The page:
Rich Martinelli, a partner in Orrick's Intellectual Property practice, recently spoke with Commercial Dispute Resolution to offer his insights on the past year in IP law and to discuss key cases to watch out for in 2020.
According to Rich, a major trend to keep an eye on in the U.S. is IP protection of artificial intelligence (AI) and related systems. AI presents unique challenges for IP law, including non-human AI systems being named as inventors on patent filings.
"While it seems unlikely that a non-human can be an inventor in the US, it is an open question that the PTO is exploring through a pair of recent Requests for Comment on the impact of machines performing creative tasks that the law assumes only humans can perform. Because there is relatively little case law on these issues, the PTO's policy positions will likely be influential," Rich explained.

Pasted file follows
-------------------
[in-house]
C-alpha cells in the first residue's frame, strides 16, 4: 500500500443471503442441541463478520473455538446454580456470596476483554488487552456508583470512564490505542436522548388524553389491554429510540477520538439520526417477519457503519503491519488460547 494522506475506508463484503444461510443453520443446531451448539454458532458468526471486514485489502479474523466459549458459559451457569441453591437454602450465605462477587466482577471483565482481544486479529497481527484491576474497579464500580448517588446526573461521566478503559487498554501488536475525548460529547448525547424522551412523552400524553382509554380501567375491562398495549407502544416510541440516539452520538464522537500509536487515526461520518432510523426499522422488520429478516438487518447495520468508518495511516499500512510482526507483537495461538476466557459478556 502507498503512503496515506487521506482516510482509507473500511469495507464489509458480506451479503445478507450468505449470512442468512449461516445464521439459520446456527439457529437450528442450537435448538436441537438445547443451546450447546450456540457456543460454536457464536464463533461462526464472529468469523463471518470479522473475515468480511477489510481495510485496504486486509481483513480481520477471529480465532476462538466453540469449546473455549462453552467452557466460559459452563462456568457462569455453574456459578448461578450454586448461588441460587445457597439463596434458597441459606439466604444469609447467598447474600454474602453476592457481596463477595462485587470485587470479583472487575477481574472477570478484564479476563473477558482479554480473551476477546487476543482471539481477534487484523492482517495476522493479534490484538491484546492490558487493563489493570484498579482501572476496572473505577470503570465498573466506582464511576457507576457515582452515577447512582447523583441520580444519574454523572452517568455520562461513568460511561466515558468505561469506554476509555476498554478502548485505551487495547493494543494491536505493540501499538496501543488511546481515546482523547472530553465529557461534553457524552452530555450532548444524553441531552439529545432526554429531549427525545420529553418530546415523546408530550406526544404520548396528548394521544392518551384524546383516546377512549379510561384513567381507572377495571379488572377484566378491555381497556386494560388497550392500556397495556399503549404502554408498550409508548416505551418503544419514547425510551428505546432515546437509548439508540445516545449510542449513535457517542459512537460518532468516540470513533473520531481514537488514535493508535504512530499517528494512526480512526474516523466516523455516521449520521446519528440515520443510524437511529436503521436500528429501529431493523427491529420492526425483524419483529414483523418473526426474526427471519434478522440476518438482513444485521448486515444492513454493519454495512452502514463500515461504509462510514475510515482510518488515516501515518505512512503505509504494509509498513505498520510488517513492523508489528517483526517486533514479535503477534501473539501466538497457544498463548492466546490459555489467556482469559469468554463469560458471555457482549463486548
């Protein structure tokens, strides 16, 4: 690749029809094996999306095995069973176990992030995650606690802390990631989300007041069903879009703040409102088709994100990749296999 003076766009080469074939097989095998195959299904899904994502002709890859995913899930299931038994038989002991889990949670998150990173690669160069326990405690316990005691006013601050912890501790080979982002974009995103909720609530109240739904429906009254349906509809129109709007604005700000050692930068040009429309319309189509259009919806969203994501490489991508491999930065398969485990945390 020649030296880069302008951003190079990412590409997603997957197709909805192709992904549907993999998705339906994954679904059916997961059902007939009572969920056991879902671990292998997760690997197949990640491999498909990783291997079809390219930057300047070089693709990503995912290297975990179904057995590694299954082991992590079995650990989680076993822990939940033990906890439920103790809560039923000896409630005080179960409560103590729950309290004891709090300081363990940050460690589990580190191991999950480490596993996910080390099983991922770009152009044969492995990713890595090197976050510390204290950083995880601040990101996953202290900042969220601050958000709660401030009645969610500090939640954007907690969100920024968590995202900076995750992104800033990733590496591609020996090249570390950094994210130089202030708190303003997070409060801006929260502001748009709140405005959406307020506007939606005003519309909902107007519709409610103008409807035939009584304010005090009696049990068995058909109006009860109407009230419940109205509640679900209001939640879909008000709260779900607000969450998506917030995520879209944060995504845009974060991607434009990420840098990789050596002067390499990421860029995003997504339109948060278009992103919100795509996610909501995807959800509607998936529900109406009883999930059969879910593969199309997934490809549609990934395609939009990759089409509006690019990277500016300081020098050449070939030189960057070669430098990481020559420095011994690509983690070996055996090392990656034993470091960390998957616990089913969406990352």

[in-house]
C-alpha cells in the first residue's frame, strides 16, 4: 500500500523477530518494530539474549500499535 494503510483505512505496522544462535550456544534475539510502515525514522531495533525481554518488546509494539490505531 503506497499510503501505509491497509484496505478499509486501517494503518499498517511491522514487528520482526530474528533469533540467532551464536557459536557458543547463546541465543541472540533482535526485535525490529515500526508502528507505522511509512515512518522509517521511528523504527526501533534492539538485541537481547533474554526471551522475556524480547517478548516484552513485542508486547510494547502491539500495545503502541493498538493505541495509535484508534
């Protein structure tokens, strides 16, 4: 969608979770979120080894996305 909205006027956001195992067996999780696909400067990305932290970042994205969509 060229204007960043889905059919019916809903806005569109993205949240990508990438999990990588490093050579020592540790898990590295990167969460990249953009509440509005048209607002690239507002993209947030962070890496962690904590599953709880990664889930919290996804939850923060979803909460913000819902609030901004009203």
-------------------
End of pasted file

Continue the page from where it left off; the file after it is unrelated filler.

Rich predicted an uptick in cases of parties fighting over the use of data to train AI systems, citing Planner5D v Facebook, in which Lithuanian home design company Planner5D alleged that Princeton University and Facebook violated its IP rights by using its data for AI training.
While the case was ultimately dismissed because there was no registered copyright, Rich noted that it "raised interesting issues concerning whether Planner 5D's 3D models were copyrightable and whether training an AI on such data constitutes infringement", continuing that "practitioners should be on the lookout for similar cases because the use of data in AI systems is a hot and developing area of the law".
More of Rich's insights and predictions for 2020 can be found in the full article [subscription required].